The office of an internet startup in eastern Beijing's Sihui area feels quieter than many other such buildings, thanks in part to the 43-year-old entrepreneur Li Feng.
While Li's 60-member team, with an average age of 30, may look old-fashioned in an industry in China where many employees tend to be in their early 20s, he values experience.
His company is called Zhonglan Media.
"The industry has too much entertainment," Li says of China's online video space that is full of celebrities, reality shows and soap operas.
In such a scenario, he says it is a challenge to have history as a subject of streaming.
Last November, he started Kan Jian (roughly translates to "look and appraise"), a video series that not only runs on an app but is also present on social media. It has extended to major online broadcasters such as Tencent, Youku and Toutiao since.
More than 600 video clips from three to five minutes introducing episodes on Chinese history and culture have been uploaded.
For example, one episode may explain a traditional Chinese festival, while the other may focus on an emperor's life.
The app has been downloaded 300,000 times, and its WeChat account has attracted 270,000 followers. The most-viewed episode was broadcast some 9 million times on Tencent.
The videos also have humorous storytelling. But Li emphasizes that historical accuracy is the priority.
"They are made to be interesting, but they don't mean to only make people laugh," he says.
A documentary producer with China Central Television for 17 years, Li quit two years ago to "catch the last chance" to do something different. But he still thinks high-quality Chinese documentaries on culture are urgently needed.
"I feel it is a crisis that today's young generations (in China) know little about their own country's history and geography," Li says.
He says some top TV documentaries, which take years to shoot and edit, are only broadcast on TV a few times and are easily forgotten by people.
"New forms of documentaries are needed," he says of the reason behind his career move.
He even has established an editorial board at his studio, just like a mainstream media company.
Weng Fei, 26, who is in charge of content at Zhonglan Media, says some creative methods are used to bring high-quality content closer to young people.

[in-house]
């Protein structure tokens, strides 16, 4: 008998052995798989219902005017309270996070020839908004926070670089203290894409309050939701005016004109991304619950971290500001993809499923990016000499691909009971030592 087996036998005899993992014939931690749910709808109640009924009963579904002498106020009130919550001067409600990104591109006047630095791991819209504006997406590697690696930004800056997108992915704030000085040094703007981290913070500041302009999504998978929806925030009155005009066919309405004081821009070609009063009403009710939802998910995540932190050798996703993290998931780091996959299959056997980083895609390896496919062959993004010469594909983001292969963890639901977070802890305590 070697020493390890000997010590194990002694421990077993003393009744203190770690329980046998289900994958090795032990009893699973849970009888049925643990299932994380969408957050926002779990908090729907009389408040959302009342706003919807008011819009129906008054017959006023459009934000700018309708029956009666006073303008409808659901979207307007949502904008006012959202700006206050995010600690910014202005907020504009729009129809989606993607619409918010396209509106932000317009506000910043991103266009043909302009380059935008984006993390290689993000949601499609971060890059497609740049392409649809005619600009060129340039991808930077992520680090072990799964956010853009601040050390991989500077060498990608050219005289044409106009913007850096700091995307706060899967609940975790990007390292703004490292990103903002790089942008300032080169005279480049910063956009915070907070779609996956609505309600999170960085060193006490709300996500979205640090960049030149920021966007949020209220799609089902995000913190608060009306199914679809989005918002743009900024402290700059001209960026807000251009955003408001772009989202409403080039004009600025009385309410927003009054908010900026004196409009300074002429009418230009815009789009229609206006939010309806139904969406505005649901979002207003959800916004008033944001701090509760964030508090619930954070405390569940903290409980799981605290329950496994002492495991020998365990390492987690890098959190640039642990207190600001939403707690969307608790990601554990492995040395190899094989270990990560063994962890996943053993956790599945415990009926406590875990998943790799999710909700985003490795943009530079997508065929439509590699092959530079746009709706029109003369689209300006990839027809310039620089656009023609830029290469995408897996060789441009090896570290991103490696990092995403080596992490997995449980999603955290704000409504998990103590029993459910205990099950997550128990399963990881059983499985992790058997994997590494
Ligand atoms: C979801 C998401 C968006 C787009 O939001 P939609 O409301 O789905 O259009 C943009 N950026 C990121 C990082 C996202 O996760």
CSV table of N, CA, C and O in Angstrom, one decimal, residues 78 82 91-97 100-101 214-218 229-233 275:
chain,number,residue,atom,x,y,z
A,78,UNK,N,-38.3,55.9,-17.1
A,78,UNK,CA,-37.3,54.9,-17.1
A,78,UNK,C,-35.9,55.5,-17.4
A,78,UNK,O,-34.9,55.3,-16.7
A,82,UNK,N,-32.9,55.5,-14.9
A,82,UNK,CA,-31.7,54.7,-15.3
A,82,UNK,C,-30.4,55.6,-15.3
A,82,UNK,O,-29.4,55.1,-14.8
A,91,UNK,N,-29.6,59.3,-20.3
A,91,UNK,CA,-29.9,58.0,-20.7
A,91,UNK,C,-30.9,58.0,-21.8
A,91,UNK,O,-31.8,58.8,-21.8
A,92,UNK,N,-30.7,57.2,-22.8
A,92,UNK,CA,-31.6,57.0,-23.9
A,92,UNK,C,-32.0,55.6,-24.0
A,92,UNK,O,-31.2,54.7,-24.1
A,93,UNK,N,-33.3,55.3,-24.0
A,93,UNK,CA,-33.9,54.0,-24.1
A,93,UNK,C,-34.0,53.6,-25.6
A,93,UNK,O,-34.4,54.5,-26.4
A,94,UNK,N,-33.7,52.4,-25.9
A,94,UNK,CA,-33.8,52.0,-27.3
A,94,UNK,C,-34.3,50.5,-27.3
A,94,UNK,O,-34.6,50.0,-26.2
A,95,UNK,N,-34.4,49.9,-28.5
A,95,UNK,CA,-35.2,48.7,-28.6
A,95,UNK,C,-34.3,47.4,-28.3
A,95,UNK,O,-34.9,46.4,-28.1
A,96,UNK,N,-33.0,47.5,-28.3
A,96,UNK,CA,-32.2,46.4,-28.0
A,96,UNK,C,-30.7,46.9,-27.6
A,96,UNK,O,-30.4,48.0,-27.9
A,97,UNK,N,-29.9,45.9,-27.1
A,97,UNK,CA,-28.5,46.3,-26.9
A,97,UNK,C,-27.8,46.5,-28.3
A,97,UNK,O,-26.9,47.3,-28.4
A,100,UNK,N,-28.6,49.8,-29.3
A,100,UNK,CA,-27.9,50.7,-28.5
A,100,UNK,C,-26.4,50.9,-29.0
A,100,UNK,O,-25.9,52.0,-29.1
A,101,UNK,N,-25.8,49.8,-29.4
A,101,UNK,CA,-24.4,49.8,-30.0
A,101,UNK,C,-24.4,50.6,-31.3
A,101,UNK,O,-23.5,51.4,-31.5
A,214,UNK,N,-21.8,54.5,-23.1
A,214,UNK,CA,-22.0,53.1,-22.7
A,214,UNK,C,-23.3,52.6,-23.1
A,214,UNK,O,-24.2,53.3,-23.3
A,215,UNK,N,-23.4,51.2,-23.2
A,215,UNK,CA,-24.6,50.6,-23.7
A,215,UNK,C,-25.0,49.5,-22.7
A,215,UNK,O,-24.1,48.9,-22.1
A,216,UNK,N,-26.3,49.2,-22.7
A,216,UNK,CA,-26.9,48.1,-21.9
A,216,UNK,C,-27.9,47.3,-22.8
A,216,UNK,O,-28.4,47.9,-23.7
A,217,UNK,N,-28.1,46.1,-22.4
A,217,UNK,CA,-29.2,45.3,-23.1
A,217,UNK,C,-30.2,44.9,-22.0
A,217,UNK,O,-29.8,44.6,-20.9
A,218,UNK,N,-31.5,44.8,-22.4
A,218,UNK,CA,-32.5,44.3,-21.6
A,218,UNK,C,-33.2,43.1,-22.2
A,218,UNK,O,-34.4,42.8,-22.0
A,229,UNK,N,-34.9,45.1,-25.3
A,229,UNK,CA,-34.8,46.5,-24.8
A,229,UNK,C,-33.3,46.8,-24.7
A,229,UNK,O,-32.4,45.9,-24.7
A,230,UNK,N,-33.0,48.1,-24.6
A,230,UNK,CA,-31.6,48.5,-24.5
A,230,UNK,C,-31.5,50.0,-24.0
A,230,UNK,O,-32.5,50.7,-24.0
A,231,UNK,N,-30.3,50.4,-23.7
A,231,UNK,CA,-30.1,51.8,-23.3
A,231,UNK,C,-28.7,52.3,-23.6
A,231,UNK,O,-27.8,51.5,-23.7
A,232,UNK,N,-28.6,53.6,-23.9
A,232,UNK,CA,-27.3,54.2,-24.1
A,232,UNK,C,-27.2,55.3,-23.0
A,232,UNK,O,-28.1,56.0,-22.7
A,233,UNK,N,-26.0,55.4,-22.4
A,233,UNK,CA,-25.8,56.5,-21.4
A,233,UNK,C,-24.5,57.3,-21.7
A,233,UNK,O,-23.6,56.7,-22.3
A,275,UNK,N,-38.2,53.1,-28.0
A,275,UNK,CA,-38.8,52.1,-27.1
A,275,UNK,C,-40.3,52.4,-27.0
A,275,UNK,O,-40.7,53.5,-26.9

For example, about 20 graduates or PhD candidates from renowned universities at home and abroad, including Peking University, Yale University and UCLA, are being offered part-time jobs to prepare the video clips.
"It's impossible to give a panorama of an episode of history or a cultural phenomenon within three or five minutes," explains Weng, who graduated from Beijing Normal University with an education major.
"But we want to nurture our viewers to be good students.
"A good student will be enlightened and led by good introductions, and the person will get more knowledge relevant to our clips."
Weng says the clips are also to make today's people relate to history in many ways.
As virtual reality is popular in today's China, Li's team has begun shooting VR clips of the country's renowned scenic spots, with explanations on their cultural backgrounds, to prepare for a huge database serving his business in the future. He plans to cover 500 sites within the next three years.
Nevertheless, unlike his short-video business, which has made profits from cooperation with smartphone manufacturers, sponsors and airline companies, the VR model has yet to pick up.
Other than content shot by the in-house team, more than one-third of the expenses of Li's studio are used to purchase clips from the makers of China's best documentaries.
"I don't expect them to make money at once," he says. "But, these clips are our immovable asset."
His next big project is to use VR technology in shooting the country's main museums.
"Kan Jian will cooperate with overseas websites toward the end of the year to help the foreign audience to understand Chinese history and geography better," Li says.
"In the future, we aim to become the Discovery Channel of China."